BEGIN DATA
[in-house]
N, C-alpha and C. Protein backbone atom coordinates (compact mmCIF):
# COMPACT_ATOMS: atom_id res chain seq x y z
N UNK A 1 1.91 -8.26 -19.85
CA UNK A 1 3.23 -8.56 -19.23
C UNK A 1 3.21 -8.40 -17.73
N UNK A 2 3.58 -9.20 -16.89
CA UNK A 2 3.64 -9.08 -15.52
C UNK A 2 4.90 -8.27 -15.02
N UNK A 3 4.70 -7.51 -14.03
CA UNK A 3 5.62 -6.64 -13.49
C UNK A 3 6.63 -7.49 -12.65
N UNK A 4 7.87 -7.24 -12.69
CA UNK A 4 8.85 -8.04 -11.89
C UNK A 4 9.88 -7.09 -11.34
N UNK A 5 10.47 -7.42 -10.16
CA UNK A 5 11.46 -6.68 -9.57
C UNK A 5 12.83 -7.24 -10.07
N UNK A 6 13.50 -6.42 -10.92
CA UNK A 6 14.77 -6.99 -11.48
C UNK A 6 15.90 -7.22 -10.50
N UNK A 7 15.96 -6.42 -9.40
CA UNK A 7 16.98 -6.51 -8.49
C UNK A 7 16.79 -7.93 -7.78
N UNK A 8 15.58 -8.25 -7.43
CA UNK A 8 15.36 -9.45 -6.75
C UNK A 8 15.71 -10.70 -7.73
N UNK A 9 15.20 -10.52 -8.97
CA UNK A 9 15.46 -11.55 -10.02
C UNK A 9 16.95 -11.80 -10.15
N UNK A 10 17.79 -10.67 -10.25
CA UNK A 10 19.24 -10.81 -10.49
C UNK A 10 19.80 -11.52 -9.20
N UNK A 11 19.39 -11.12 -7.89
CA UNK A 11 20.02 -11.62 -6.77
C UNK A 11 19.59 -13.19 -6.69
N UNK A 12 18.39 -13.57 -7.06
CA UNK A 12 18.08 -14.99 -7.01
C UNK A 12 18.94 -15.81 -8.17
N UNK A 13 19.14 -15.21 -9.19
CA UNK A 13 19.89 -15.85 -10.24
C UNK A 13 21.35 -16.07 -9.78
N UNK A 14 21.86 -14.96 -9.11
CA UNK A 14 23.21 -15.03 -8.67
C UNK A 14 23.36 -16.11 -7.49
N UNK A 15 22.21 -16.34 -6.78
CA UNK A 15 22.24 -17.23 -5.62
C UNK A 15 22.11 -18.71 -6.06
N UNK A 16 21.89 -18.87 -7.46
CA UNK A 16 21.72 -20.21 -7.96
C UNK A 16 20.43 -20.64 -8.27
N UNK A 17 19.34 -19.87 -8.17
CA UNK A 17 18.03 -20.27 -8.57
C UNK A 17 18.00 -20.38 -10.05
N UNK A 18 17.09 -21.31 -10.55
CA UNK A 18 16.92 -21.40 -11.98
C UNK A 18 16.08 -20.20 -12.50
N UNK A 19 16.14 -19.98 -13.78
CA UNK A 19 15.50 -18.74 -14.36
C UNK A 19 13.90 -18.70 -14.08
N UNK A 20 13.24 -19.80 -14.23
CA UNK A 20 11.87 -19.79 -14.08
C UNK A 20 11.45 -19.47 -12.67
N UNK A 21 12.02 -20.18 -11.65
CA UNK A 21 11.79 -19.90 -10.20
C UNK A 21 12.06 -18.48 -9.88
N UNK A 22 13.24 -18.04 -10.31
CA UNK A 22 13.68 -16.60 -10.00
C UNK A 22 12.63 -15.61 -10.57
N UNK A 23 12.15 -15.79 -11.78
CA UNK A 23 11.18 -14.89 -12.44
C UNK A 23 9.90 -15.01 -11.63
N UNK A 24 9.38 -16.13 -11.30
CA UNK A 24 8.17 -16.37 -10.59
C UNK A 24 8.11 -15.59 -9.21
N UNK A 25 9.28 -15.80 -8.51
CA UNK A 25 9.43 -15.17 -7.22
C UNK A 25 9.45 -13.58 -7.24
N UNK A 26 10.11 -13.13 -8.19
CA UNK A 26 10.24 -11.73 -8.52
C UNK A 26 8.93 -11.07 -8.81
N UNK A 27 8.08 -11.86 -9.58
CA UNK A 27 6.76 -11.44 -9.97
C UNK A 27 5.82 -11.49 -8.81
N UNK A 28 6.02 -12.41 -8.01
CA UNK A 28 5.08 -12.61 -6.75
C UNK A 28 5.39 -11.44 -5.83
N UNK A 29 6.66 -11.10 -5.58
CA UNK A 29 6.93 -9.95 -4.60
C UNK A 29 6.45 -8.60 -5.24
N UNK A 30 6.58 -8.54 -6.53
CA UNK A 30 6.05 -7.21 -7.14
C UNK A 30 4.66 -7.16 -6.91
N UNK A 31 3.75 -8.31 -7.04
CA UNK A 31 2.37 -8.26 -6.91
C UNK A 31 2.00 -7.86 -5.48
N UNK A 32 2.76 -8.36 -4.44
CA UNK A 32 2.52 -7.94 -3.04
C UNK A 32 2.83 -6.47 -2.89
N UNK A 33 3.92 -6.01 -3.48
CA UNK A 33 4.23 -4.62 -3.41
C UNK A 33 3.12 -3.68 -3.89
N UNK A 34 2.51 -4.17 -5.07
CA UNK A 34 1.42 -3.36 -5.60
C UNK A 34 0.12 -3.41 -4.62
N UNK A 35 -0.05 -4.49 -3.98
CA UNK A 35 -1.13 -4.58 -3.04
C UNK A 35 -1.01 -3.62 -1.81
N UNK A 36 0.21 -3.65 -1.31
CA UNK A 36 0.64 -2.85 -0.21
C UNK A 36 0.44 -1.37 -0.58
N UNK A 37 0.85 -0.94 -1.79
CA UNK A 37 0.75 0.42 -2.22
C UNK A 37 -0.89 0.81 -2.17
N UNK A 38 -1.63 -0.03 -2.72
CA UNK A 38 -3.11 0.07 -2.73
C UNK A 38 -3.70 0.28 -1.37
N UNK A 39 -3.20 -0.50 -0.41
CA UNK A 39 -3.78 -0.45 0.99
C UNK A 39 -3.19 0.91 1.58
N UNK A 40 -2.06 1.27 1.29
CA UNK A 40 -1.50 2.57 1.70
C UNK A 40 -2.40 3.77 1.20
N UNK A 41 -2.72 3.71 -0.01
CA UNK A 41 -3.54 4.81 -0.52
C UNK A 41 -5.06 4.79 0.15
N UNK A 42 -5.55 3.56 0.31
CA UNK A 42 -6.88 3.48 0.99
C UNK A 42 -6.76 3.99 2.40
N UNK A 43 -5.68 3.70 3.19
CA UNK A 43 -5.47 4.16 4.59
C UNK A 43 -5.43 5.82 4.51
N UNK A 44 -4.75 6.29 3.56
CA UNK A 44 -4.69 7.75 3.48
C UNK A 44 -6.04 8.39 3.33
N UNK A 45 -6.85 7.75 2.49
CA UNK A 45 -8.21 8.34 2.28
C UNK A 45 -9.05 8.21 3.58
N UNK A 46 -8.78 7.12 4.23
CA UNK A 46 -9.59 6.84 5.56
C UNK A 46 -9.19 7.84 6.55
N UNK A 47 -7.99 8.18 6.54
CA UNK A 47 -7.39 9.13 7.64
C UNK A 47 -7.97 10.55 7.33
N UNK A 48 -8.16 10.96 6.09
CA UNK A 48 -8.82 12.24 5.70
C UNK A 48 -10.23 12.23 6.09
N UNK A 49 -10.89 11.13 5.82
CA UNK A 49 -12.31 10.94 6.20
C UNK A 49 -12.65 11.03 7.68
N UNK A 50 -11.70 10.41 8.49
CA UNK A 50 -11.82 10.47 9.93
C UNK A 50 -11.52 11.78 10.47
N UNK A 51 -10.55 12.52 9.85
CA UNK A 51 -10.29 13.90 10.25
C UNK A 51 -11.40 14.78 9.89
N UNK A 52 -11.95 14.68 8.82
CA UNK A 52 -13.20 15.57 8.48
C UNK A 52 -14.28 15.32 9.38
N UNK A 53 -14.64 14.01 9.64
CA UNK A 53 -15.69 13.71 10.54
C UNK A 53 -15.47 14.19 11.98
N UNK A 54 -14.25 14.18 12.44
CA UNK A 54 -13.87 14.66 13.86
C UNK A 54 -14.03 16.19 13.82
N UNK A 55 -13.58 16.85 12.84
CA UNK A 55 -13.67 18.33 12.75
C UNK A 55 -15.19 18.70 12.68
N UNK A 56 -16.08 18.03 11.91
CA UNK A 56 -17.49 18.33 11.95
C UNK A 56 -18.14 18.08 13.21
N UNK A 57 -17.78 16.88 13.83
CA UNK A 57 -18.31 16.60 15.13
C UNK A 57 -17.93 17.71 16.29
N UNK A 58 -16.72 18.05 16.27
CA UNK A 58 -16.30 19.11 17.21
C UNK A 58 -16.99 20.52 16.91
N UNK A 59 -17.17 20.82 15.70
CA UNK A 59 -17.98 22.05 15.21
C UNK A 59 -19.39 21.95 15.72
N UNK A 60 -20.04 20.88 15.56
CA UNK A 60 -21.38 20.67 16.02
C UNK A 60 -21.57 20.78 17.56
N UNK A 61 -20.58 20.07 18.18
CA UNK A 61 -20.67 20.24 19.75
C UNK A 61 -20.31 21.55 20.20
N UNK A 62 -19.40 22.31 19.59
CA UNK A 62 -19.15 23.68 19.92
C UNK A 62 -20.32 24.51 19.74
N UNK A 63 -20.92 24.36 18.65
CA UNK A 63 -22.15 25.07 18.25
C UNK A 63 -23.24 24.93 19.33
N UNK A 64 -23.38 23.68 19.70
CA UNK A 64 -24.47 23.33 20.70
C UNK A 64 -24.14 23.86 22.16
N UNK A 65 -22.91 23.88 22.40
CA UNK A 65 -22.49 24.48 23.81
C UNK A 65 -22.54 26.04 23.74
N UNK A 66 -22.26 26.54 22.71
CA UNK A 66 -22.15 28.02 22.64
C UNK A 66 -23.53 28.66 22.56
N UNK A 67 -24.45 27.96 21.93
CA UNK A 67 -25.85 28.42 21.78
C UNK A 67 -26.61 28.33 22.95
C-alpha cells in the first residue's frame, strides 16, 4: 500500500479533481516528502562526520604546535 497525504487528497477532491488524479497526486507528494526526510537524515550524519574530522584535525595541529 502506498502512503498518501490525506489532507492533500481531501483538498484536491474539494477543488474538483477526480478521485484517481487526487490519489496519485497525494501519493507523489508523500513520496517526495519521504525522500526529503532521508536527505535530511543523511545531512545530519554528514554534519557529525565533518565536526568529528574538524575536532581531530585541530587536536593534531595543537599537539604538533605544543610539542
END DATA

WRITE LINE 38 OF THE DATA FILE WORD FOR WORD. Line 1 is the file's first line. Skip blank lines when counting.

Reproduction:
CA UNK A 12 18.08 -14.99 -7.01